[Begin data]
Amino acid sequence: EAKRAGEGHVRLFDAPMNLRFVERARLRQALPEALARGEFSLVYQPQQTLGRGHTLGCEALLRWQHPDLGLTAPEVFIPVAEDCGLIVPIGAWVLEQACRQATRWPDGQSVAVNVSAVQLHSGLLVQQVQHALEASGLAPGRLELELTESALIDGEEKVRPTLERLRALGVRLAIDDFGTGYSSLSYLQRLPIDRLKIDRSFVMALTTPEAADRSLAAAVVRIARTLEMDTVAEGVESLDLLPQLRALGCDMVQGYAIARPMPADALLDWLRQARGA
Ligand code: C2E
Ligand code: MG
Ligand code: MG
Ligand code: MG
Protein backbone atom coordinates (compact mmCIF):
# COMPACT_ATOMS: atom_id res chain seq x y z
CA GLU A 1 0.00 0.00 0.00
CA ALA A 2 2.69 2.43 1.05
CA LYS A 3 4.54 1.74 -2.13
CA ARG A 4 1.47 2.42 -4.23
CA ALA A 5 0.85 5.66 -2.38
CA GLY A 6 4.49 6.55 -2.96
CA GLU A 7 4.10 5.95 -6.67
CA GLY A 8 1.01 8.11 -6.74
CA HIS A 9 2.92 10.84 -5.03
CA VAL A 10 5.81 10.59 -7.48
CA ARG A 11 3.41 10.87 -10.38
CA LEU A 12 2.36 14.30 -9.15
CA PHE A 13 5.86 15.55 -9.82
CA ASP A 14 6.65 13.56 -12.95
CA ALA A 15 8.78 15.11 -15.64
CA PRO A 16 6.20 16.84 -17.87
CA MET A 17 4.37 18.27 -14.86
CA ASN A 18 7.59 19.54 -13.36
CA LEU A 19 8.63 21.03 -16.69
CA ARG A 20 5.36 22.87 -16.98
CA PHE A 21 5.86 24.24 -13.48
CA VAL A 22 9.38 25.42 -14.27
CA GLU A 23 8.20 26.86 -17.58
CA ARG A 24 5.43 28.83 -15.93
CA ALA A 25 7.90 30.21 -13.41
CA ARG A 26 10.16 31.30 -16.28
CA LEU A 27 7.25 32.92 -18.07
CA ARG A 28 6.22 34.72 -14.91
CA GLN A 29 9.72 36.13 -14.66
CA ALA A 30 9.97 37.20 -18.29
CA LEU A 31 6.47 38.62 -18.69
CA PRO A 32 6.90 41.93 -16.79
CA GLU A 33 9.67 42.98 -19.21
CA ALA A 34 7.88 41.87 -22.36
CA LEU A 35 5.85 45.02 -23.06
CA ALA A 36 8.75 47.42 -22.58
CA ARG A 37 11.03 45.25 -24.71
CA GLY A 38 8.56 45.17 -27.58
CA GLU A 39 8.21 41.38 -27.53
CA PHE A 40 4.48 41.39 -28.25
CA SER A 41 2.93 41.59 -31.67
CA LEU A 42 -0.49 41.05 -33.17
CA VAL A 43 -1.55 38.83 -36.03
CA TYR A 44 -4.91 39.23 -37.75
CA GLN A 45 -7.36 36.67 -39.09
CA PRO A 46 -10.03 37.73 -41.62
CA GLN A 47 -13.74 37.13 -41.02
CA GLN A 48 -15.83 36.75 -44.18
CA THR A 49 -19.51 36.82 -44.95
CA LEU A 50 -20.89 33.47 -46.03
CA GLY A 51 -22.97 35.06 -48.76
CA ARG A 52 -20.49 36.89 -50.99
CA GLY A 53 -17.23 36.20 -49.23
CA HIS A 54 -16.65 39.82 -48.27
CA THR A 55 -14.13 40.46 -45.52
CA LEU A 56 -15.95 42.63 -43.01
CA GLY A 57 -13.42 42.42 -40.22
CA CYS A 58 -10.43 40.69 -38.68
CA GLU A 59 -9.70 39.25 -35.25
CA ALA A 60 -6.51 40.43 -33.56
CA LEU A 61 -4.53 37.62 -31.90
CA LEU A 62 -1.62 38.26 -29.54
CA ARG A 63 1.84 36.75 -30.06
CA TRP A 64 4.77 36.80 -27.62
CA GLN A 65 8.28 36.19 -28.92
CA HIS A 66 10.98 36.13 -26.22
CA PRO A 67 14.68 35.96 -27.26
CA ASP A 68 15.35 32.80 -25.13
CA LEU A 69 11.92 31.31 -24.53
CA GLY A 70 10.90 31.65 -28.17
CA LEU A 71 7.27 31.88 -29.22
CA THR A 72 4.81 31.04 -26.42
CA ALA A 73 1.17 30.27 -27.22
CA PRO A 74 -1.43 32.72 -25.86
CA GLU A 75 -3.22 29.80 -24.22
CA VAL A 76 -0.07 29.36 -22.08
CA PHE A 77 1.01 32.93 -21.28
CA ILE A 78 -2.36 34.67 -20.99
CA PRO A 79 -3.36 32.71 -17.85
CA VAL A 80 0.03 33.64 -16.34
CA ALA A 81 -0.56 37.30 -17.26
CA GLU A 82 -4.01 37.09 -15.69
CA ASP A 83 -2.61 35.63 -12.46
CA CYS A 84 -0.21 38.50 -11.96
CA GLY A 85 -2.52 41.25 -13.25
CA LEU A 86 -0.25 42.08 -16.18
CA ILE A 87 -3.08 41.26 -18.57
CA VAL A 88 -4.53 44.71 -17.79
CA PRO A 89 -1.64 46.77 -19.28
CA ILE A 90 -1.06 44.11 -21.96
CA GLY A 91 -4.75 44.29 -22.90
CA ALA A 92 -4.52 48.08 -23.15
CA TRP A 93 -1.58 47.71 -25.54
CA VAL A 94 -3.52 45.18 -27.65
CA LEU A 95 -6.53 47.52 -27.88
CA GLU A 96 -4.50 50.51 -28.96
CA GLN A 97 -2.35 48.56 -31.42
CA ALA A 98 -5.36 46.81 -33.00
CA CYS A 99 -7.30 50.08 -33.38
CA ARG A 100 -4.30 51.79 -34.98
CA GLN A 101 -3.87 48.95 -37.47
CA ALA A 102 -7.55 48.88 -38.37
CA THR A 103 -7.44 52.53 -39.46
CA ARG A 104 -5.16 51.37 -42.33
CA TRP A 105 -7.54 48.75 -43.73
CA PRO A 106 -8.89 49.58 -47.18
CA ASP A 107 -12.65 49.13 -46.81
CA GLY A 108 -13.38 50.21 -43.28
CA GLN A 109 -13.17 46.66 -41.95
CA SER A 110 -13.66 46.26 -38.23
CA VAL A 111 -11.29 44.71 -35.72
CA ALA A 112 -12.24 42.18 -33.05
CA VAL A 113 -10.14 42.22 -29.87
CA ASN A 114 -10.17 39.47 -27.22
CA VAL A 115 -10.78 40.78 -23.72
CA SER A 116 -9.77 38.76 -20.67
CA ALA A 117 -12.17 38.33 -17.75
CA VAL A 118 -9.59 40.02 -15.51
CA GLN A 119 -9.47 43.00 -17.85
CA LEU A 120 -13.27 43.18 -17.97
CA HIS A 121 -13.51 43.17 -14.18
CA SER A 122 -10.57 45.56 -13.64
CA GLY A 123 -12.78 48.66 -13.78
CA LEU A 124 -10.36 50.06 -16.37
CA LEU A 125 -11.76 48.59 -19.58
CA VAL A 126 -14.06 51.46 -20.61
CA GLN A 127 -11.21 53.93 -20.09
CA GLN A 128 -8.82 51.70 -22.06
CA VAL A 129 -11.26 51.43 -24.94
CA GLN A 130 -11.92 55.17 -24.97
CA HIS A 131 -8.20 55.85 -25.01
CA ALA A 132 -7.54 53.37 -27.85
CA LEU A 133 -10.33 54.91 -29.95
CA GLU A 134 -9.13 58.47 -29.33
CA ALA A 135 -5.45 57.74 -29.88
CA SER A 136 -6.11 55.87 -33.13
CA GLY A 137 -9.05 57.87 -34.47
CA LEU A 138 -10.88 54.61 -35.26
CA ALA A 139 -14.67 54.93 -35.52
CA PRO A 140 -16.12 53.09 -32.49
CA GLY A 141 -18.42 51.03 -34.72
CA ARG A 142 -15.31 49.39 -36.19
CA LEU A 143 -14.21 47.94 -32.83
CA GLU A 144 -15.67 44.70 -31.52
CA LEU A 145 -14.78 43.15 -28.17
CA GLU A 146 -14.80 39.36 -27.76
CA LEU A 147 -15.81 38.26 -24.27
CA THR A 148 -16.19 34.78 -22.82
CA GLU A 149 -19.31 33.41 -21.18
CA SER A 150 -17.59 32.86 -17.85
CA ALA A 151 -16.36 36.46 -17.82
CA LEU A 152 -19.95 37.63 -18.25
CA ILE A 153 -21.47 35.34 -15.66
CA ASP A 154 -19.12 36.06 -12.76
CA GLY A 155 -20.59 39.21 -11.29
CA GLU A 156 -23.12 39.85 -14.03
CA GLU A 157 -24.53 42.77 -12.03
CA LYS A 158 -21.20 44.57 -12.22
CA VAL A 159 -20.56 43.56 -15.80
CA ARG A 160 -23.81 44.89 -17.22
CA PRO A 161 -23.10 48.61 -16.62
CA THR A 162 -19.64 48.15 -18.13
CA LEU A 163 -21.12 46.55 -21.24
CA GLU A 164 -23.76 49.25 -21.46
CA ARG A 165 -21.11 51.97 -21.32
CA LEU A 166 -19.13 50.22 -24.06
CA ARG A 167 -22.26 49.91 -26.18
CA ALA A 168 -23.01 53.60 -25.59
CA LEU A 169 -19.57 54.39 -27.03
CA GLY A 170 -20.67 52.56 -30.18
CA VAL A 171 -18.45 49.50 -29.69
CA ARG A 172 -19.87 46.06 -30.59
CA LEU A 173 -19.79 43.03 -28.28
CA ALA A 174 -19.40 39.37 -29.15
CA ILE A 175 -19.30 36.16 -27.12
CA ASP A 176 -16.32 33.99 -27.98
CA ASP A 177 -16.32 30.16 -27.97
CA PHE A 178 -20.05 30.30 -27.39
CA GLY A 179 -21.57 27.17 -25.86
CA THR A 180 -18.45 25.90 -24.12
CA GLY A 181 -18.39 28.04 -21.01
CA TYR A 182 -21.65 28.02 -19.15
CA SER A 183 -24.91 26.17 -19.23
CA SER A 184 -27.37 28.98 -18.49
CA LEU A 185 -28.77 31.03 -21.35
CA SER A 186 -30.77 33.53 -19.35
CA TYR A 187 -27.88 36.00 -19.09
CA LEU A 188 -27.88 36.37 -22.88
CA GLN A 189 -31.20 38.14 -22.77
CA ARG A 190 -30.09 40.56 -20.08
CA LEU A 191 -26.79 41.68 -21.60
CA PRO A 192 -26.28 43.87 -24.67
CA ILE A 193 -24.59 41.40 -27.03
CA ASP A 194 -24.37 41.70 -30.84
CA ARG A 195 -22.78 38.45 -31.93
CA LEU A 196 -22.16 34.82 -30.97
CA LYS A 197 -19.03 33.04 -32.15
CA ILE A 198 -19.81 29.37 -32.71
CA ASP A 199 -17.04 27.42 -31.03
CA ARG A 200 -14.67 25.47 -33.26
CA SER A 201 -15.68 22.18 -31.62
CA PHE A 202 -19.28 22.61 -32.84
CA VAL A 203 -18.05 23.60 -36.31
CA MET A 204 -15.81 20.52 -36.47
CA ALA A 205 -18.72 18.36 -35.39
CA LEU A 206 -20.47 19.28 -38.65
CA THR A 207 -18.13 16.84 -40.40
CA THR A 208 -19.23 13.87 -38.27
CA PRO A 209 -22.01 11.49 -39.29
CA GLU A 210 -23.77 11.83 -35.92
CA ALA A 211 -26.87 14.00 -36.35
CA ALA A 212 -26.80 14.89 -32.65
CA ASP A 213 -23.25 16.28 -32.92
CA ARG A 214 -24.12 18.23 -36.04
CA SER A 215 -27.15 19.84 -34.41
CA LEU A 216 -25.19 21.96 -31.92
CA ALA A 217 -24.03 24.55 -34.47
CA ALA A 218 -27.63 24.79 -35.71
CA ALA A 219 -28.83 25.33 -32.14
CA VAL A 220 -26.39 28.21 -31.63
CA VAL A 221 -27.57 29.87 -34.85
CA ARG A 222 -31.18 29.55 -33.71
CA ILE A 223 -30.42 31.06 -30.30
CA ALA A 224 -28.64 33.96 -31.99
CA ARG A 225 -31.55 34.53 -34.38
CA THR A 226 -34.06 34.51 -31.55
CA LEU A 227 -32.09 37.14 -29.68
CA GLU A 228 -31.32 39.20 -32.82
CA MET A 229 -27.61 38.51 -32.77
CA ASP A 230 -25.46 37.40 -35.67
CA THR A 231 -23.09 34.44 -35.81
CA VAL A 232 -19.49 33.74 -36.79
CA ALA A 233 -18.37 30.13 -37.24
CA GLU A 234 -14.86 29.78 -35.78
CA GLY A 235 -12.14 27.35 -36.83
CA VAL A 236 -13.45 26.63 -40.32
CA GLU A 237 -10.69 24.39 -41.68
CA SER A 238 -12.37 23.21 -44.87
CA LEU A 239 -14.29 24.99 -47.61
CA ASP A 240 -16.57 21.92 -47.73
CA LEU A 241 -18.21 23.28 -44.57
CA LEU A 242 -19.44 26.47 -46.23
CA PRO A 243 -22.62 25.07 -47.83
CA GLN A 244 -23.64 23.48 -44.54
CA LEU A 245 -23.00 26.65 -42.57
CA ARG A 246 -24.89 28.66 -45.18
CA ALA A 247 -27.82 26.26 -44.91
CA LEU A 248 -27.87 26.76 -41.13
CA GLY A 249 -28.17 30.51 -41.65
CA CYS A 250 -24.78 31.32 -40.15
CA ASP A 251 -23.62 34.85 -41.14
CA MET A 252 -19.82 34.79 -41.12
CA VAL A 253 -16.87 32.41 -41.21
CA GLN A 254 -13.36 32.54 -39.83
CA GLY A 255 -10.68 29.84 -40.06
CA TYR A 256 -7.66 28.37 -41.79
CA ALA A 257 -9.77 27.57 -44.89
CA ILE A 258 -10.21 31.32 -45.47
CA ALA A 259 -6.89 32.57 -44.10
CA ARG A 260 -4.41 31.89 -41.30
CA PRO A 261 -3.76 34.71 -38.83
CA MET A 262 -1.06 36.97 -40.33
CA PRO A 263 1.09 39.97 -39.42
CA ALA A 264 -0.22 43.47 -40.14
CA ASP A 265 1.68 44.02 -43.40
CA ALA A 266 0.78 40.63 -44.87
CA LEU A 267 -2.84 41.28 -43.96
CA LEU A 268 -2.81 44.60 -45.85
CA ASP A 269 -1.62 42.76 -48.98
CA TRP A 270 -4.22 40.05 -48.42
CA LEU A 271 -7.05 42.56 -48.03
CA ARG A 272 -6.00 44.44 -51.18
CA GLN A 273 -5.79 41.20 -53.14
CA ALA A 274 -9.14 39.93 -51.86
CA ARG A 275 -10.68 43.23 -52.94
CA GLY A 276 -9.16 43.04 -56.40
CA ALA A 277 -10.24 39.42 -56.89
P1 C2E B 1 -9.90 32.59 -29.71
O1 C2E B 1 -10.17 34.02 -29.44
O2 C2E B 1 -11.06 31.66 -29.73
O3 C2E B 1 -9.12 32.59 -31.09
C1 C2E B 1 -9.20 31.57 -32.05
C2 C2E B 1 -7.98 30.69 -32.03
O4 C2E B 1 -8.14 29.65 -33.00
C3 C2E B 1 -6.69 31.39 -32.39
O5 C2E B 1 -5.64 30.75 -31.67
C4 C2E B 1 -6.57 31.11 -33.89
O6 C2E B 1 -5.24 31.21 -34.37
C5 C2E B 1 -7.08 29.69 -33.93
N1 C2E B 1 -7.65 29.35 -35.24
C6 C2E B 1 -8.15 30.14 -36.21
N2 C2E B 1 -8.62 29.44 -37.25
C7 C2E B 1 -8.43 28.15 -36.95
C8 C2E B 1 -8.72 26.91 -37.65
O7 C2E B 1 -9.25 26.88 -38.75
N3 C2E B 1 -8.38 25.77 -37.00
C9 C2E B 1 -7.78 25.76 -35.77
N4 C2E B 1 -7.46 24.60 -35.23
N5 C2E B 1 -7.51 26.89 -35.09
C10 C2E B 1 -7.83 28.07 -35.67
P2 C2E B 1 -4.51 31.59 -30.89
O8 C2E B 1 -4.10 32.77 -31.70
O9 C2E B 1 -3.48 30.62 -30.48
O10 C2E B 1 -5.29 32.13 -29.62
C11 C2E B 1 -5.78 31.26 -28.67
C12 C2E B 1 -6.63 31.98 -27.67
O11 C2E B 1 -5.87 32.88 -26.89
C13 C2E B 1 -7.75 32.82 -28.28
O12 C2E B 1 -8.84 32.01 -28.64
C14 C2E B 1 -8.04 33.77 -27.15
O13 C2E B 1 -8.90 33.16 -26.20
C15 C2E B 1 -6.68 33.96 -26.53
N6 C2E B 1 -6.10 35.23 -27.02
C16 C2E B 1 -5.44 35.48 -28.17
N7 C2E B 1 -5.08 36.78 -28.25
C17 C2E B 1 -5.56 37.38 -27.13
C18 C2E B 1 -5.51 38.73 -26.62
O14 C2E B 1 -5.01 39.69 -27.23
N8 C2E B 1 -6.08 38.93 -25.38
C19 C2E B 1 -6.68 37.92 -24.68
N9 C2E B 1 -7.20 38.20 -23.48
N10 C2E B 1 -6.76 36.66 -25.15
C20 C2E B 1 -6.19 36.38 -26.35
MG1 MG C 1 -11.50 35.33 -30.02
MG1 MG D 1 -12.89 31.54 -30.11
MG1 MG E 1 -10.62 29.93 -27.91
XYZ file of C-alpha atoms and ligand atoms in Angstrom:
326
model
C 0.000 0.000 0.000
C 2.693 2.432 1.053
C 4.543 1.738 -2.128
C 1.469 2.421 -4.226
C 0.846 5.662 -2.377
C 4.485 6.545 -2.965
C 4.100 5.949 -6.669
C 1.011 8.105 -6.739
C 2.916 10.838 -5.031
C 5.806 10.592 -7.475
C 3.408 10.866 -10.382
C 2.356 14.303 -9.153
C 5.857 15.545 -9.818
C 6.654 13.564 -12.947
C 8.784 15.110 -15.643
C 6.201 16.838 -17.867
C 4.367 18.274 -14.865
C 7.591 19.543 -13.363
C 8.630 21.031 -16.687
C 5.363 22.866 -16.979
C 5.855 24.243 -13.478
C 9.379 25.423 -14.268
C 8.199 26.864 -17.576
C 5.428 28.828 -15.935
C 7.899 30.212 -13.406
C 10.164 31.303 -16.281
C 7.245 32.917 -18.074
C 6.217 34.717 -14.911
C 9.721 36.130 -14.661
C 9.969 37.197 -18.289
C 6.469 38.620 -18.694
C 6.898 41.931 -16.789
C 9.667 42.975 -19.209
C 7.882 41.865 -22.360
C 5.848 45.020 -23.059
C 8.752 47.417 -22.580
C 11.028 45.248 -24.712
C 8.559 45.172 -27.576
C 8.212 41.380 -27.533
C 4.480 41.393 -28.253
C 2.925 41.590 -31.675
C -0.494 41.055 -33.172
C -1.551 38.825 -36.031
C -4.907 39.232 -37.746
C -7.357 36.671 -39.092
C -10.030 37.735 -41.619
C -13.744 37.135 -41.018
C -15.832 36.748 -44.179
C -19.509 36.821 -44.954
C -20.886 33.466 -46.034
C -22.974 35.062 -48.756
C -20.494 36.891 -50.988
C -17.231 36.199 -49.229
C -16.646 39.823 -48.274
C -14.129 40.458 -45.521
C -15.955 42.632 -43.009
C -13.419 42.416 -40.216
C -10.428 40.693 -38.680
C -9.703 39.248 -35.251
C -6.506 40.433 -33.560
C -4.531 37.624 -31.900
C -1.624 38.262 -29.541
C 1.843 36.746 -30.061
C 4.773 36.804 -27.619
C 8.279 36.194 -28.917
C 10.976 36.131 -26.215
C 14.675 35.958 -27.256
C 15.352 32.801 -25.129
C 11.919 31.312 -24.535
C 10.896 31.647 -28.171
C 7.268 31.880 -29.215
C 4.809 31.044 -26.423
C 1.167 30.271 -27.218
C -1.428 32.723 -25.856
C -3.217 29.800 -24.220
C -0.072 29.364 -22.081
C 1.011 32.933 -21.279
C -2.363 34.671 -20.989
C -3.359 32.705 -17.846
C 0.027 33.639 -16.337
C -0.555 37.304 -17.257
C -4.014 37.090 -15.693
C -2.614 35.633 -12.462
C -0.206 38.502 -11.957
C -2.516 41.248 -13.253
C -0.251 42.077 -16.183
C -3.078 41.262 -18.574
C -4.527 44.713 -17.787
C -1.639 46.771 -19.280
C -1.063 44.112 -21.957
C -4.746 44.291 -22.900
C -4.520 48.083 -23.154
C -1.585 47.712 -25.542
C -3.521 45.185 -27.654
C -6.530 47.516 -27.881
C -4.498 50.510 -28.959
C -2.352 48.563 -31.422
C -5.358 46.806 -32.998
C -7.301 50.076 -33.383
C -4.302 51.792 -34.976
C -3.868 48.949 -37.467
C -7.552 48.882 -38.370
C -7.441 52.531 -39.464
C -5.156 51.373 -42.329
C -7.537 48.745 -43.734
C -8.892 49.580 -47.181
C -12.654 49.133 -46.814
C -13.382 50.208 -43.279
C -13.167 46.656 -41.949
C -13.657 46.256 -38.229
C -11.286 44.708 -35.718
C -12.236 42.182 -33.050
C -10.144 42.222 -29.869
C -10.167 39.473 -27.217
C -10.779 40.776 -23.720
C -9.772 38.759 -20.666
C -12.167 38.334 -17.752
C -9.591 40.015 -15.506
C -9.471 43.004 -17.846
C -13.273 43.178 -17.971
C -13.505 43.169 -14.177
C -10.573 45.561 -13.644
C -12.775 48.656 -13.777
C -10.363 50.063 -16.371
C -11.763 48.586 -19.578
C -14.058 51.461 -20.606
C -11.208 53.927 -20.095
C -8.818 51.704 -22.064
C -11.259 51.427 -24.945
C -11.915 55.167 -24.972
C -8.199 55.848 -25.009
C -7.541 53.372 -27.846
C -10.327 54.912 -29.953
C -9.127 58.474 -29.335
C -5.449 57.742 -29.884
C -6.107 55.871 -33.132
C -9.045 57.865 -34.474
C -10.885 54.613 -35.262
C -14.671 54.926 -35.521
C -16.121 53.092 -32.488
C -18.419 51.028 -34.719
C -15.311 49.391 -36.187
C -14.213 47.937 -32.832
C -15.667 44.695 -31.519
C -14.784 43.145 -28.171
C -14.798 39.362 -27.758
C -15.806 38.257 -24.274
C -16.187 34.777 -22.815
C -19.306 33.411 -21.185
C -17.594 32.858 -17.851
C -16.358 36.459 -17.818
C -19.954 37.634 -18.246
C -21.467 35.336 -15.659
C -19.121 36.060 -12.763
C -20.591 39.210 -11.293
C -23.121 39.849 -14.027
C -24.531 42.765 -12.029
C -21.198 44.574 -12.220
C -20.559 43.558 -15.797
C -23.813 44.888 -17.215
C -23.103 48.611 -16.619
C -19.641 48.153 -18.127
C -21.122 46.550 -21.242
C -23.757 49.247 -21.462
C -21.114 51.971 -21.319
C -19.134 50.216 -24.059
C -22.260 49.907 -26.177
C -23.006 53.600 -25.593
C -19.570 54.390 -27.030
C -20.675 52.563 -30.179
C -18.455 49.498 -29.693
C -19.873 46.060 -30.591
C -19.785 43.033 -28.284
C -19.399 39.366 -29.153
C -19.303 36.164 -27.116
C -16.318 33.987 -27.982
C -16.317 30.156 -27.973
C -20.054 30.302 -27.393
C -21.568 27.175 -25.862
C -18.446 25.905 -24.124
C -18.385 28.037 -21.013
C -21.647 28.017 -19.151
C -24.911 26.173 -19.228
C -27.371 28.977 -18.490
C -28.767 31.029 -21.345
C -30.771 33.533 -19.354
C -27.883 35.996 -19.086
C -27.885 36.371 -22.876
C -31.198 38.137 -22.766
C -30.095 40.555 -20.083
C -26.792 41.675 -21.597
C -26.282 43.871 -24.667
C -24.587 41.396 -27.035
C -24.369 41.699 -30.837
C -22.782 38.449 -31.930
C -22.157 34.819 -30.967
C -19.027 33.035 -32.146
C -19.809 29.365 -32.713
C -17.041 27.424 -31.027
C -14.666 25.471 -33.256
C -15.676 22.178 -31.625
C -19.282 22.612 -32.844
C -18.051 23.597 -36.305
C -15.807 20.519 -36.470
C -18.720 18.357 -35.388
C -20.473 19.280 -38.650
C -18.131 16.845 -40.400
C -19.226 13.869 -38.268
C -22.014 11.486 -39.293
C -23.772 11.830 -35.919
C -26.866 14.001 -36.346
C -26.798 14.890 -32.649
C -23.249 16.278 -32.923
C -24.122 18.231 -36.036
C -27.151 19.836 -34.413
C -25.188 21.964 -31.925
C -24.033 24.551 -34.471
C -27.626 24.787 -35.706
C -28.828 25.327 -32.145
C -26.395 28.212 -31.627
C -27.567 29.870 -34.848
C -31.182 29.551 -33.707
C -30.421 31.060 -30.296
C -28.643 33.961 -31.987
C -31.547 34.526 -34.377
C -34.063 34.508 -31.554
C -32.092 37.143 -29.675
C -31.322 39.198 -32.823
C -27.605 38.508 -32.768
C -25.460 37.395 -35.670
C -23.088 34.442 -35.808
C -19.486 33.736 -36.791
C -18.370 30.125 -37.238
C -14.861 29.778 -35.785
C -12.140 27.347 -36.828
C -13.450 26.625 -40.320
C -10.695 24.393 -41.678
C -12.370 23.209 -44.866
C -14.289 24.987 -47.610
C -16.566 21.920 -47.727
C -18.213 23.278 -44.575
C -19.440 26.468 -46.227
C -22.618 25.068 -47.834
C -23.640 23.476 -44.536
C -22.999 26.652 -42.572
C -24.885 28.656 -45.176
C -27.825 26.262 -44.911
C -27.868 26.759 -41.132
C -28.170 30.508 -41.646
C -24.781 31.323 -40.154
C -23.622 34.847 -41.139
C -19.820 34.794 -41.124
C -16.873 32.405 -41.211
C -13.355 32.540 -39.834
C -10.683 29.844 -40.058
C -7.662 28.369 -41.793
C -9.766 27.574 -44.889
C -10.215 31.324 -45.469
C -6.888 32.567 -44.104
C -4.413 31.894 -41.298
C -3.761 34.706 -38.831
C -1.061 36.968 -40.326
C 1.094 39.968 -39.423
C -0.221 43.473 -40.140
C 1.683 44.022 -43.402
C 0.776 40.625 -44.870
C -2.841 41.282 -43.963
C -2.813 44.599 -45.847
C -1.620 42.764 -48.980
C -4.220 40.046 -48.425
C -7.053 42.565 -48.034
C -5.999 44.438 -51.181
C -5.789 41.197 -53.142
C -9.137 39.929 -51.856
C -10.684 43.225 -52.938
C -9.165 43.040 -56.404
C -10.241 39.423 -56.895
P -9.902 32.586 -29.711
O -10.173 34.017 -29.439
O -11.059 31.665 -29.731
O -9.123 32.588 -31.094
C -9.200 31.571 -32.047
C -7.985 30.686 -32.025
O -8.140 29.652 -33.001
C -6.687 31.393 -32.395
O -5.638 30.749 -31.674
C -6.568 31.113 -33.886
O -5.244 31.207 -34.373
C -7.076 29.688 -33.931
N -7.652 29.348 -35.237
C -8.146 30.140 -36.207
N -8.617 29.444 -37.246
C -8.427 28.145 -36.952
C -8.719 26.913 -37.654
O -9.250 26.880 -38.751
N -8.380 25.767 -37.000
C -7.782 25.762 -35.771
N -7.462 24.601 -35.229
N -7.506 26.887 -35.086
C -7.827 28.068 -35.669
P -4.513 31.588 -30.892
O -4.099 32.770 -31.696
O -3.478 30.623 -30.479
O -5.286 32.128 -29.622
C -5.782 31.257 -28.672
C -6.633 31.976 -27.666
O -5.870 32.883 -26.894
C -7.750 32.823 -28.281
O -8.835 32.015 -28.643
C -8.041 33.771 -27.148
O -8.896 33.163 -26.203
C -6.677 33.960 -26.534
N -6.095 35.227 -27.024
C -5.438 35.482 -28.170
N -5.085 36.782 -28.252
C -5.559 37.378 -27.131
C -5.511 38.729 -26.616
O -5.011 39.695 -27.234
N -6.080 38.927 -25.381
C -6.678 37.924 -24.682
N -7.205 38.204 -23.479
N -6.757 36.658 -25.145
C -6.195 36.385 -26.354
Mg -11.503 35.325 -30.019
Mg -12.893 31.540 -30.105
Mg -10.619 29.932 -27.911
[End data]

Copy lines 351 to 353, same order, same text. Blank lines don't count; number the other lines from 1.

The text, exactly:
C 8.784 15.110 -15.643
C 6.201 16.838 -17.867
C 4.367 18.274 -14.865